Subscribers will be provided with exercise videos, tips, advices and articles, healthy recipes, and experts to keep you motivated throughout your fitness journey.
In other Smart Design News:
Beyond fitness trackers, technology is simplifying life and businesses. A digitized peephole viewer makes retrofitting smart homes an easier task, while Starwood hotels go keyless so guests can skip the check-in line.
Brinno’s PeepHole Viewer
The peephole has just been modernized. Brinno’s new PeepHole Viewer brings the traditional peephole into the digital age with an LCD panel to display streaming video of who’s at the door. While security cameras and accompanying smartphone apps have offered this functionality in the past, Brinno simplifies things into a single device that doesn’t require you to change out your old peephole. That makes the PeepHole Viewer an affordable solution that retrofits with any home.
The PHV1325 model offers the basic feature of a peephole but allows you to see your visitors easier, while the PHV1330 model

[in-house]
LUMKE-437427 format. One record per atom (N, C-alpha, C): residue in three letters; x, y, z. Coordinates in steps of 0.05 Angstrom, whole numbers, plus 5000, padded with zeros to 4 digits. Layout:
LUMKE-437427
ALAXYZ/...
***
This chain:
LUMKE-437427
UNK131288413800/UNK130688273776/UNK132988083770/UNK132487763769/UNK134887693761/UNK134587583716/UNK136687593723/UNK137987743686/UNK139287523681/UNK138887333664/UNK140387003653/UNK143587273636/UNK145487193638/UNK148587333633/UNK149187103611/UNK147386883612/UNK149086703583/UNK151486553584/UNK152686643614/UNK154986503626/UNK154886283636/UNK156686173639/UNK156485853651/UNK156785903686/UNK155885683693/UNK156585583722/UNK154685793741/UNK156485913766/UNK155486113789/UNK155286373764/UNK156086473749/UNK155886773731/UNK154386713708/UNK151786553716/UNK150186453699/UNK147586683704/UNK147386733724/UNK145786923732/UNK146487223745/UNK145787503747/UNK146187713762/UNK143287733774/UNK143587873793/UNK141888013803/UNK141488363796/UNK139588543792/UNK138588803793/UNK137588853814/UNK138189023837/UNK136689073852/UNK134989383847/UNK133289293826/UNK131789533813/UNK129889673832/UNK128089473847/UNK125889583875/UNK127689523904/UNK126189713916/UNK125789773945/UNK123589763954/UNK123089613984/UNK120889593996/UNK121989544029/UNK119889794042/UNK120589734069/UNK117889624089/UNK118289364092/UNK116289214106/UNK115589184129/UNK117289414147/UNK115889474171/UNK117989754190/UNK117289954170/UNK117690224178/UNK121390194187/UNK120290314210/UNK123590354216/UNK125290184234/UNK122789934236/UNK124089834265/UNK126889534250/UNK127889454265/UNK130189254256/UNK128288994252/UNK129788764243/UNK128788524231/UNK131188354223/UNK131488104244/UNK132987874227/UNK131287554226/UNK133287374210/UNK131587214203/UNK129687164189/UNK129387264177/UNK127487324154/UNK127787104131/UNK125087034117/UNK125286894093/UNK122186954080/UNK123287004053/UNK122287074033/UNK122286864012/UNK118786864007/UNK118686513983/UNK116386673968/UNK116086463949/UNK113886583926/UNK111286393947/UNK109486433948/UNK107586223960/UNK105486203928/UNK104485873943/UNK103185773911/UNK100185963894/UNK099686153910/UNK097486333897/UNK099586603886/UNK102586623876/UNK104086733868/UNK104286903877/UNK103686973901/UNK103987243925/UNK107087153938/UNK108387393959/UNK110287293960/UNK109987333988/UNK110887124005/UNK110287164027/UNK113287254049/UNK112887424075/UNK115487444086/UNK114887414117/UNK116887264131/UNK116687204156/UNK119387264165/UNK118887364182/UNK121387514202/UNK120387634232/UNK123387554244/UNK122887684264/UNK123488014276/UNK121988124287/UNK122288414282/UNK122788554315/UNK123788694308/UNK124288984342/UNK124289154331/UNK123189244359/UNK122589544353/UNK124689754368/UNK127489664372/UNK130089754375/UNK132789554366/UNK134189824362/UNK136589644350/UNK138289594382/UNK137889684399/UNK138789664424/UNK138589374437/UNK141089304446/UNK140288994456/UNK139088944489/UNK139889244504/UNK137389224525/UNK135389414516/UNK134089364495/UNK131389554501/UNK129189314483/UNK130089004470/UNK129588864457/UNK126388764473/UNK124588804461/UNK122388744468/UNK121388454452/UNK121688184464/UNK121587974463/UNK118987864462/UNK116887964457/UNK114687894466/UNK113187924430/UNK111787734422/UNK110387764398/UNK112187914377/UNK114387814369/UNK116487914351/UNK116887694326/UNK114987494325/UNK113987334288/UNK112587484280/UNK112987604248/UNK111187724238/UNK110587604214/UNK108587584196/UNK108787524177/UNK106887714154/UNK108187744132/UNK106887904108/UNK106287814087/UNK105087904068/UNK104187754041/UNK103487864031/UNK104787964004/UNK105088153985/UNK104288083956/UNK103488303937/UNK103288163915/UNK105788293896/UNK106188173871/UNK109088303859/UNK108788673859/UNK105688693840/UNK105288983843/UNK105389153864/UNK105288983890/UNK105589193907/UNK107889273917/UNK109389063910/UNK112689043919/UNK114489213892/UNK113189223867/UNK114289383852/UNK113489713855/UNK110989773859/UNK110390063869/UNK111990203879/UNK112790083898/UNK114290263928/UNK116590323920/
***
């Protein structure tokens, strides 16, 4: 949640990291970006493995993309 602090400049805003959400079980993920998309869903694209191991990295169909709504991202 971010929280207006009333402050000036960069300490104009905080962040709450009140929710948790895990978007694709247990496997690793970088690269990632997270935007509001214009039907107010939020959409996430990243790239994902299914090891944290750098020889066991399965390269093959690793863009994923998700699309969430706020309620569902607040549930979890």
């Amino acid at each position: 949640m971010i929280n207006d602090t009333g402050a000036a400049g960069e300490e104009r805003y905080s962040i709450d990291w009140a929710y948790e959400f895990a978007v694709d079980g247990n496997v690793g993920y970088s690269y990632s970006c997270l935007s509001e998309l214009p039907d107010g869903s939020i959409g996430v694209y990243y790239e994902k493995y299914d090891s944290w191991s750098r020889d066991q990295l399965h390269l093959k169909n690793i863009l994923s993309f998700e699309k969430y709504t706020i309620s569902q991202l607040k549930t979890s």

has more advanced features such as a 3” LCD screen, image recording, brightness enhancement, a microSD card slot for up to 32GB of storage, and a motion and knocking sensor that triggers the camera. Both models use two AA batteries and have a button that allows you to either see who’s at the door or review the gallery of your visitors.
Starwood’s keyless entry
Starwood Hotels & Resorts Worldwide will officially roll out SPG Keyless, a new feature to allow guests to go straight to their booked rooms and use their smartphone to unlock their room door. Starting this week, keyless entry and remote check-in will be available in 10 Starwood hotels in Beijing, Hong Kong, New York, Los Angeles and Doha, Qatar. The feature will eventually roll out to Aloft, Element and W Hotels around the globe.
“This is just the beginning, because through mobile we have the opportunity to marry high tech and high touch to transform the hotel experience in many ways,” said Frits van Paasschen, Starwood’s president & CEO.
Starwood plans to rapidly release SPG Keyless to 30,000 doors in 150 hotels worldwide by early 2015.